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FDA Grants Accelerated Approval to Lifileucel, First Cellular Therapy for Advanced Melanoma

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Lifileucel was granted approval for the treatment of adults with unresectable or metastatic melanoma that has been previously treated with other therapies, marking the first approval of a tumor-derived cellular therapy in a solid tumor cancer.

The FDA today granted accelerated approval to lifileucel (Amtagvi; Iovance Biotherapeutics) for the treatment of adults with unresectable or metastatic melanoma that has been previously treated with other therapies.1

Lifileucel, a tumor-infiltrating lymphocyte therapy, is the first and only cellular therapy to be approved for metastatic melanoma and the only individualized T-cell therapy approved for a solid tumor cancer.2 In an investor call following the approval, Iovance interim CEO Frederick Vogt said the list price for lifileucel would be $515,000 in the US.3

FDA Approved | Image credit: Olivier Le Moal - stock.adobe.com

FDA Approved | Image credit: Olivier Le Moal - stock.adobe.com

“Unresectable or metastatic melanoma is an aggressive form of cancer that can be fatal,” Peter Marks, MD, PhD, director of the FDA’s Center for Biologics Evaluation and Research (CBER), said in a statement.1 “The approval of [lifileucel] represents the culmination of scientific and clinical research efforts leading to a novel T-cell immunotherapy for patients with limited treatment options.”

The accelerated approval is supported by data from the phase 2 C-144-01 trial (NCT02360579), in which 73 patients treated with the recommended dose of lifileucel showed an objective response rate of 31.5% (95% CI, 21.1%-43.4%). This included a complete response rate of 4.1% (n = 3) and a partial response rate of 27.4% (n = 20).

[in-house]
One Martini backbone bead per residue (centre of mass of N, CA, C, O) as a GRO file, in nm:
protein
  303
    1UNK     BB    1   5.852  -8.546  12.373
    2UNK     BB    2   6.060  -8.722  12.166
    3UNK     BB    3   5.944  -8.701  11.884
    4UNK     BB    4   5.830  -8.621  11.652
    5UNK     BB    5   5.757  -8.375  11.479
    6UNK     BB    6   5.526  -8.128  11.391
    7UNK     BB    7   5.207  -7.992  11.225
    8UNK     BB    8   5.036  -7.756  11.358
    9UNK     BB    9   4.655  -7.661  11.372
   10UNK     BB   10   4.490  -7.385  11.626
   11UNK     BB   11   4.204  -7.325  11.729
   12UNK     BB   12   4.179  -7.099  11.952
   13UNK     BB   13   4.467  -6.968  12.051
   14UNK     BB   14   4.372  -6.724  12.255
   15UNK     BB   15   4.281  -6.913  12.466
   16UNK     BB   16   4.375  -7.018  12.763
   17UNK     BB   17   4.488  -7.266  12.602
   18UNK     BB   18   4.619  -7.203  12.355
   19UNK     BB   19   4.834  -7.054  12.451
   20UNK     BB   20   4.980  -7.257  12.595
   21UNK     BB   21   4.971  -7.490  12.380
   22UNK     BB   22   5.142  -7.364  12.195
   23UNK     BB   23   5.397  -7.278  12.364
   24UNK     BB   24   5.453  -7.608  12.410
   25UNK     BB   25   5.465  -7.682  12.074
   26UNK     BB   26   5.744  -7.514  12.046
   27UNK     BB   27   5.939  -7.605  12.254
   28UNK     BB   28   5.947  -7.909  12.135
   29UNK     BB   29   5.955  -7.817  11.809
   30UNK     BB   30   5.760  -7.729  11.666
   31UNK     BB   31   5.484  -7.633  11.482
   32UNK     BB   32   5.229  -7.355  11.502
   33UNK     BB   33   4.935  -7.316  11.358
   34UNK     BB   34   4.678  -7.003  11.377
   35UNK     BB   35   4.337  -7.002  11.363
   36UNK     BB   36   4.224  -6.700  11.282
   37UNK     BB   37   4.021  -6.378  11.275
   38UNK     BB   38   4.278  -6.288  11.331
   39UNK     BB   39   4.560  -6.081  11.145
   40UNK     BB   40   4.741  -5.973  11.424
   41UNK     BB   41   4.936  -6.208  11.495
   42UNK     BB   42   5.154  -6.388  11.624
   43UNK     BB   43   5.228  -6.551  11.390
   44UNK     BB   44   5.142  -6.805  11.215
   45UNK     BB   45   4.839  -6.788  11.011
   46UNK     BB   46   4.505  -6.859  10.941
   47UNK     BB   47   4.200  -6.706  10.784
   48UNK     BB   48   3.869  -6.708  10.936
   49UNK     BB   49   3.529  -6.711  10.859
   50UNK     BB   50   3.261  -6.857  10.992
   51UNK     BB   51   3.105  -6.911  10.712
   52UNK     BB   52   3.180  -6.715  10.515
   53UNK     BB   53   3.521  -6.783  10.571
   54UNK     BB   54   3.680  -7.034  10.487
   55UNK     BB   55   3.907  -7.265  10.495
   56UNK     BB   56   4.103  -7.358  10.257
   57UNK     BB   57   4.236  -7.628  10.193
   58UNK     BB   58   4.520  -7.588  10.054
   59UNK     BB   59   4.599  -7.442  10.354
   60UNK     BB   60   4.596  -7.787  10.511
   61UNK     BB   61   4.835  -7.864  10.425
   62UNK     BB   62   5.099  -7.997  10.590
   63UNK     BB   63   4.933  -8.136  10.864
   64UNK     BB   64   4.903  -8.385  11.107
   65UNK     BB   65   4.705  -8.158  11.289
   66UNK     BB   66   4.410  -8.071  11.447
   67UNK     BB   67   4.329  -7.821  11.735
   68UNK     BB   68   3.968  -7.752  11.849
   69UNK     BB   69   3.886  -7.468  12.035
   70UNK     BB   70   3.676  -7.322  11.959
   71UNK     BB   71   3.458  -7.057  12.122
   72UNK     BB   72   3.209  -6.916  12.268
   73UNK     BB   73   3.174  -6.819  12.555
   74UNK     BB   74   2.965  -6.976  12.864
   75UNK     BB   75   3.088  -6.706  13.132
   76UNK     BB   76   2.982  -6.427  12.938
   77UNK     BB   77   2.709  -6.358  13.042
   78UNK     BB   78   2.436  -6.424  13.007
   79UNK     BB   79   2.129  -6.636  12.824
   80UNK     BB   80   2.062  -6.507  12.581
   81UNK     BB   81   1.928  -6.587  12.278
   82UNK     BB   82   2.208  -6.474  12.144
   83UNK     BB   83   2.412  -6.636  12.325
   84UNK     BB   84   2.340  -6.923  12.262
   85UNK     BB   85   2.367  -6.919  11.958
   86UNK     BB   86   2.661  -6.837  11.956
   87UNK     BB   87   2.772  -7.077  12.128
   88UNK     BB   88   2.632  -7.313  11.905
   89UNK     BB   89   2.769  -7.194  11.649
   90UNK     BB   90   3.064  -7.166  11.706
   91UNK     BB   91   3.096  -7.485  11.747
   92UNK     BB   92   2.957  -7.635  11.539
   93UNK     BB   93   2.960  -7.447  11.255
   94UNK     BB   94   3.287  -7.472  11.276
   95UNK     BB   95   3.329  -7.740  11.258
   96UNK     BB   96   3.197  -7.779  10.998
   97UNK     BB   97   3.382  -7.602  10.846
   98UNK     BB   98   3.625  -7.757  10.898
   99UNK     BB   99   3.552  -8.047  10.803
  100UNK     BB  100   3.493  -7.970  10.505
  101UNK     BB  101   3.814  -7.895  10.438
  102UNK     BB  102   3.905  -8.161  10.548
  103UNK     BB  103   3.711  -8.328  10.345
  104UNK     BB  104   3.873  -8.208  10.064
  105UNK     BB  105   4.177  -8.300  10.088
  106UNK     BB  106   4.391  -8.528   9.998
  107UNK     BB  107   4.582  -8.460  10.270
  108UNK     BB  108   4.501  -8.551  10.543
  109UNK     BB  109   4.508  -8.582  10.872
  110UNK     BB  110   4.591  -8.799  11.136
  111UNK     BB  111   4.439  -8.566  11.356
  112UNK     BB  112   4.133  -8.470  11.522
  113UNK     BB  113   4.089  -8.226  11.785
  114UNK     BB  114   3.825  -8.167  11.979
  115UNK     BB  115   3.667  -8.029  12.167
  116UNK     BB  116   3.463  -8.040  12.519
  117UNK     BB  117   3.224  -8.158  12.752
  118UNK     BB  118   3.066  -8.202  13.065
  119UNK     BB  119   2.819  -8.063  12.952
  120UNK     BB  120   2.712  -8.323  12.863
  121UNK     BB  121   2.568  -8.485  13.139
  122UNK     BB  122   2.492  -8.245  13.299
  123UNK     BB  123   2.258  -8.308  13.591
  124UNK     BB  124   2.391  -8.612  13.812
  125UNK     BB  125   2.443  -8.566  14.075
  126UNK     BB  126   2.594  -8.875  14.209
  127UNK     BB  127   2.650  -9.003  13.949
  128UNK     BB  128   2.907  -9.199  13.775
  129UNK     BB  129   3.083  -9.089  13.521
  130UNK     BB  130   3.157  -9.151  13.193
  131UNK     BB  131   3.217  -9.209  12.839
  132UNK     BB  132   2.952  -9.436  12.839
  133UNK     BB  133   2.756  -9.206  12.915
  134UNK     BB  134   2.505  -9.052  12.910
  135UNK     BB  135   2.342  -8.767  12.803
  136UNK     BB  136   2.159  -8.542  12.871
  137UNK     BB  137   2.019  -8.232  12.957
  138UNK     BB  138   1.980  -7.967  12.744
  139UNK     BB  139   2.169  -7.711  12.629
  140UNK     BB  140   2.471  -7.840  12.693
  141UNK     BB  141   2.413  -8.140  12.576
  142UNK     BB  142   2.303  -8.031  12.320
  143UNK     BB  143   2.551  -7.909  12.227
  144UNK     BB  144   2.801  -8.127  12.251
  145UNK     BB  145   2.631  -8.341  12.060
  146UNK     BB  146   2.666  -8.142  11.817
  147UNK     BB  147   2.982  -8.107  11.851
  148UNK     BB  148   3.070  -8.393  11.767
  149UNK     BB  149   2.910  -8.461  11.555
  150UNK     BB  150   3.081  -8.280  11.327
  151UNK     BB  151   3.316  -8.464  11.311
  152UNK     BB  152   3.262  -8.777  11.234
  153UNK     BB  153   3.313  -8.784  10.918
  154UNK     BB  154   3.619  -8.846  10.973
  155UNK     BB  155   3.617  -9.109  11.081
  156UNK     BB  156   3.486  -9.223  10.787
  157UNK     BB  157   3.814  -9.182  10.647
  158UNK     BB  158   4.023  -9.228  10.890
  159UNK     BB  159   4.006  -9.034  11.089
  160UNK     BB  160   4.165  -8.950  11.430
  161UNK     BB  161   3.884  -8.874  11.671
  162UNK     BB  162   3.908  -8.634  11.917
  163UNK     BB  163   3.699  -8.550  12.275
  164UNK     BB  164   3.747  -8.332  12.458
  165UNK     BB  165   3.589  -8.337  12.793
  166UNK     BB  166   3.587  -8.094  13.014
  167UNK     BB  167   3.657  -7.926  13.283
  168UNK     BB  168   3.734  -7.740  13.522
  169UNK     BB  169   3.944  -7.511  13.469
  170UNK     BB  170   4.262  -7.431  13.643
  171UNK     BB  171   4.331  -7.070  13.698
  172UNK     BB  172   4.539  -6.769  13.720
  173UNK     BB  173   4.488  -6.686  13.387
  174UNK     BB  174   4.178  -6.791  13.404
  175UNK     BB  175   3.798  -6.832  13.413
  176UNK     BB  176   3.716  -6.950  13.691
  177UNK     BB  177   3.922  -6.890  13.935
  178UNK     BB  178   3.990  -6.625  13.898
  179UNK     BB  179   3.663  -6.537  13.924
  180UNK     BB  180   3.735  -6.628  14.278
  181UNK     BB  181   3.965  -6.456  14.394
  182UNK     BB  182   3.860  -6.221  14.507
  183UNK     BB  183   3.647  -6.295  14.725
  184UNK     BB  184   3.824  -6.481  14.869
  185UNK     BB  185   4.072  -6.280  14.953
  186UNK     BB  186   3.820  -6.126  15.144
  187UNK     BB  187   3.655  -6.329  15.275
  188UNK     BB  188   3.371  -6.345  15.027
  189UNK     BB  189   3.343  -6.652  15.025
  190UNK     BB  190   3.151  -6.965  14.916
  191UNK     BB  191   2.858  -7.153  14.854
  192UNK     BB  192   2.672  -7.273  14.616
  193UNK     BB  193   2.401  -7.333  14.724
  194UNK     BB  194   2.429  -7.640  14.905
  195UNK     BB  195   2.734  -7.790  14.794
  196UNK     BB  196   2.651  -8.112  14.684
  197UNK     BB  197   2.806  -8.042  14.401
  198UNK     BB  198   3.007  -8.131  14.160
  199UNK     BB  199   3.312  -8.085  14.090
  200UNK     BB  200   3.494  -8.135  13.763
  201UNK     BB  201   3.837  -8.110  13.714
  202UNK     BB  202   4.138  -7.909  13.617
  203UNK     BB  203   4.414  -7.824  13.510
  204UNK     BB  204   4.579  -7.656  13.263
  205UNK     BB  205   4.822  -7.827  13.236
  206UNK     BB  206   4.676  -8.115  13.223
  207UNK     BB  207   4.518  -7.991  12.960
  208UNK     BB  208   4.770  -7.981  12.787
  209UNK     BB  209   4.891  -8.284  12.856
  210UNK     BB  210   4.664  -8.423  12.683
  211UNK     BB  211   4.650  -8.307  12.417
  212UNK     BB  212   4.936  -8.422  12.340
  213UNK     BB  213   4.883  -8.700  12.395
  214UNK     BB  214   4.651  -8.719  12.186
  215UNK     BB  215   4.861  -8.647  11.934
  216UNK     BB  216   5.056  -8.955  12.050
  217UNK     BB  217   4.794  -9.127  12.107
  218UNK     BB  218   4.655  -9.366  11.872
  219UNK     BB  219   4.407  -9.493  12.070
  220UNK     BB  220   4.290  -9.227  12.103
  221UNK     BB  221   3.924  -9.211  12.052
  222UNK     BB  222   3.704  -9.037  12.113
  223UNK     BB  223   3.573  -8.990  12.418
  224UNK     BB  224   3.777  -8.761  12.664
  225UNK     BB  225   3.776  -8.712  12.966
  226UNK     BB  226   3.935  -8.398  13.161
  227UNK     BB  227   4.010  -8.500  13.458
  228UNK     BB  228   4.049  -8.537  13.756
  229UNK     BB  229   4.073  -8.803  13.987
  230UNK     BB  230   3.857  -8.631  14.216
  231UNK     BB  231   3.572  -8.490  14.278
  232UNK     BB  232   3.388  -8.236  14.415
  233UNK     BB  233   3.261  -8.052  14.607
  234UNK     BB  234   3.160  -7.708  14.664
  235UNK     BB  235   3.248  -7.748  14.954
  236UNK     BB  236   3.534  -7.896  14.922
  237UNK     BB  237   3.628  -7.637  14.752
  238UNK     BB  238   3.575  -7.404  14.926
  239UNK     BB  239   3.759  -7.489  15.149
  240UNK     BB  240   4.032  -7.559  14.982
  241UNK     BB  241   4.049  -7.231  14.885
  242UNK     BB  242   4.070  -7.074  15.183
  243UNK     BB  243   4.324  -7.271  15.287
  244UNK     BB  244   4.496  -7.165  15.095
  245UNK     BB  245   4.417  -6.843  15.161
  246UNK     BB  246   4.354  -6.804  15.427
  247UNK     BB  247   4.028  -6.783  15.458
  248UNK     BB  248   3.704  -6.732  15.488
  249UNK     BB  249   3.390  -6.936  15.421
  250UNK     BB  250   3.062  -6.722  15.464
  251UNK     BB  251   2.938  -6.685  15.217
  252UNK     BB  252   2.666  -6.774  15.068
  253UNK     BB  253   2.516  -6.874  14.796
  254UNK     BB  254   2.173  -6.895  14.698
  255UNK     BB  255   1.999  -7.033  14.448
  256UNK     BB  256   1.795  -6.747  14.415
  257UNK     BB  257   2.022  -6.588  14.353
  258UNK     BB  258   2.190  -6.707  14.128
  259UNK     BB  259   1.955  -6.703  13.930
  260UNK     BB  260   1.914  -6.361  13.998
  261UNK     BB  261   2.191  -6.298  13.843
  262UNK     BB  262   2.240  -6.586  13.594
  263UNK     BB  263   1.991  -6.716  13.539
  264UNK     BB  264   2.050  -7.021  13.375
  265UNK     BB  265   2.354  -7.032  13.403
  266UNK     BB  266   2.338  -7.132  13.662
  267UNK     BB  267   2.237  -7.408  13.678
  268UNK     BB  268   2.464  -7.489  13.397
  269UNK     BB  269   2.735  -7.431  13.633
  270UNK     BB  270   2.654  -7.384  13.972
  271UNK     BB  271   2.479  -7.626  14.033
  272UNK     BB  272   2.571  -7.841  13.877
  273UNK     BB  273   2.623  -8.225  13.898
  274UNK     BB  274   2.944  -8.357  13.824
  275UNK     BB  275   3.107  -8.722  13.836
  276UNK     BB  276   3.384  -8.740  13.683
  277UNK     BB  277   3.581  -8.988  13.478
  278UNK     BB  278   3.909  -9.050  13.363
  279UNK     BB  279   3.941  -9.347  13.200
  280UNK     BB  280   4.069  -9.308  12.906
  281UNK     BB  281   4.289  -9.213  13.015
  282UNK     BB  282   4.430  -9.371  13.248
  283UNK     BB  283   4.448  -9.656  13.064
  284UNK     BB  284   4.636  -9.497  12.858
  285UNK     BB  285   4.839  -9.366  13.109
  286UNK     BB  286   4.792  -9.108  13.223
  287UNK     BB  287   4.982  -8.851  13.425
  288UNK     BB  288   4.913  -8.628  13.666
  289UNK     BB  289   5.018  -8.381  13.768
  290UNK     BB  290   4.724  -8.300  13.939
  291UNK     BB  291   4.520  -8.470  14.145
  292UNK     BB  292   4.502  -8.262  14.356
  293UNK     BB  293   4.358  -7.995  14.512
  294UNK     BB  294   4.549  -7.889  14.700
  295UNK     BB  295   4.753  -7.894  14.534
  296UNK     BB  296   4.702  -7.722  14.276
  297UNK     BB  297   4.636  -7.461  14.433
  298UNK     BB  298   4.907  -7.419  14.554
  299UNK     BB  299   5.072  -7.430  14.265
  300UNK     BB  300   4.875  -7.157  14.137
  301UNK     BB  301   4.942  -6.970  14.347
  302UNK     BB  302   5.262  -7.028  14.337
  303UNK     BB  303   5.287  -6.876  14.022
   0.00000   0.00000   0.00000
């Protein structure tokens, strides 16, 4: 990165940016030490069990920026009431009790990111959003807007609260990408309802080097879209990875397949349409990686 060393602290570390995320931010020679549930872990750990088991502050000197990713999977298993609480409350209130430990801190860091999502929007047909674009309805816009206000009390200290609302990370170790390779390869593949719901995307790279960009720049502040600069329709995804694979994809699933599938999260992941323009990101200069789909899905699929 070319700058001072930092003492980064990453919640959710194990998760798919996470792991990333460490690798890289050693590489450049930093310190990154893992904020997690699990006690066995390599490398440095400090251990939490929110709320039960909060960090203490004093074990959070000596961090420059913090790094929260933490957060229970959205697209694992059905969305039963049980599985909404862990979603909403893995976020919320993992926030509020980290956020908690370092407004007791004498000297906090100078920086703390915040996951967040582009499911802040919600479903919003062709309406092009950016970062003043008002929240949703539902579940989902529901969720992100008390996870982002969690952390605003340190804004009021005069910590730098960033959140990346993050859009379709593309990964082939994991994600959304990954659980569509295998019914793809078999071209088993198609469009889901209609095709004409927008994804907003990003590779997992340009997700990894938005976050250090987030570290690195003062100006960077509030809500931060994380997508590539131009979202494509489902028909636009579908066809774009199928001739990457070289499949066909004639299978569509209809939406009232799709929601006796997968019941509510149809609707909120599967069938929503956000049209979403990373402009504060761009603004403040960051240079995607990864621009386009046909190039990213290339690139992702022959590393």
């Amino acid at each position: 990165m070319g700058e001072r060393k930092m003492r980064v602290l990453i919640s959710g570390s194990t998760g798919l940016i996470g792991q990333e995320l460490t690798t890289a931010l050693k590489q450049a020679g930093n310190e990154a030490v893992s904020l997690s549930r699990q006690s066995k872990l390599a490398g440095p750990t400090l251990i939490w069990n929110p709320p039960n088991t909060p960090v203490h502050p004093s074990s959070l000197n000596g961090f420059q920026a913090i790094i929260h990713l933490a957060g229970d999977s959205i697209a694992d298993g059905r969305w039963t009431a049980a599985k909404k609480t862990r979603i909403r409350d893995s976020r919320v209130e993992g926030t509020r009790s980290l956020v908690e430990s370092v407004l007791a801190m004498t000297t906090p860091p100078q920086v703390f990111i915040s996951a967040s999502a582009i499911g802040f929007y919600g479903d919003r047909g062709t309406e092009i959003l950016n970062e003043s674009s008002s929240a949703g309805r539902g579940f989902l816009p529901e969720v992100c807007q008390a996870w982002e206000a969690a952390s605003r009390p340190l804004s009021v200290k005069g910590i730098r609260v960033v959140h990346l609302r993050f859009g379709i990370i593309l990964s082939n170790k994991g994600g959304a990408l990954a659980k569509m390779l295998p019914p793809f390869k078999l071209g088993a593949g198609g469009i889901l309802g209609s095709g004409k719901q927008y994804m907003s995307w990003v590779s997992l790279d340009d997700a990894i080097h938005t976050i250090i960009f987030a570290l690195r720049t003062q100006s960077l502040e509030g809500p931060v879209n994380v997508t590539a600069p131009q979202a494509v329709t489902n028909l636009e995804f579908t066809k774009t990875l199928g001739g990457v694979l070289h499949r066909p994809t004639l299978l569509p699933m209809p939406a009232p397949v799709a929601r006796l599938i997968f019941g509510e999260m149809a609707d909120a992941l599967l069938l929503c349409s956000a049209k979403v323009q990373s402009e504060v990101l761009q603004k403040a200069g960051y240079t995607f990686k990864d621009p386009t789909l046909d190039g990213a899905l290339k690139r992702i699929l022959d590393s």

Among those who responded to treatment, 56.5%, 47.8%, and 43.5% maintained responses without tumor progression at 6, 9, and 12 months, respectively. The full trial results were published in The Journal for ImmunoTherapy of Cancer in 2022.1,4

Lifileucel is a tumor-derived autologous T-cell therapy, and this approval marks the first for a tumor-derived T-cell immunotherapy. Tissue from a patient's tumor is surgically removed prior to treatment, T cells are separated from the tissue, and then they are manufactured and reinfused as a single dose.

“Melanoma is a life-threatening cancer that can cause devastating impacts to affected individuals, with a significant risk of metastasizing and spreading to other areas in the body,” said Nicole Verdun, MD, director of the Office of Therapeutic Products in CBER.1 “Today’s approval reflects the FDA’s dedication and commitment to the development of innovative, safe, and effective treatment options for cancer patients.”

Chills, fever, fatigue, tachycardia, diarrhea, febrile neutropenia, edema, rash, hypotension, hair loss, infection, hypoxia, and feeling short of breath were the most common adverse events associated with lifileucel, and the label includes a boxed warning for treatment-related mortality, prolonged severe cytopenia, severe infections, and worsened cardiopulmonary and renal function.

References

1. FDA approves first cellular therapy to treat patients with unresectable or metastatic melanoma. News release. FDA. February 16, 2024. Accessed February 16, 2024. https://www.fda.gov/news-events/press-announcements/fda-approves-first-cellular-therapy-treat-patients-unresectable-or-metastatic-melanoma

2. Iovance’s Amtagvi (lifileucel) receives U.S. FDA accelerated approval for advanced melanoma. News release. Yahoo Finance. February 16, 2024. Accessed February 16, 2024. https://finance.yahoo.com/news/iovance-amtagvi-lifileucel-receives-u-201900117.html

3. Jain P. US FDA grants accelerated approval for Iovance's skin cancer cell therapy. Reuters. February 16, 2024. Accessed February 19, 2024. https://www.reuters.com/business/healthcare-pharmaceuticals/us-fda-grants-accelerated-approval-iovances-skin-cancer-cell-therapy-2024-02-16/

4. Chesney J, Lewis KD, Kluger H, Hamid O, et al. Efficacy and safety of lifileucel, a one-time autologous tumor-infiltrating lymphocyte (TIL) cell therapy, in patients with advanced melanoma after progression on immune checkpoint inhibitors and targeted therapies: pooled analysis of consecutive cohorts of the C-144-01 study. J Immunother Cancer. 2022;10(12):e005755. doi:10.1136/jitc-2022-005755

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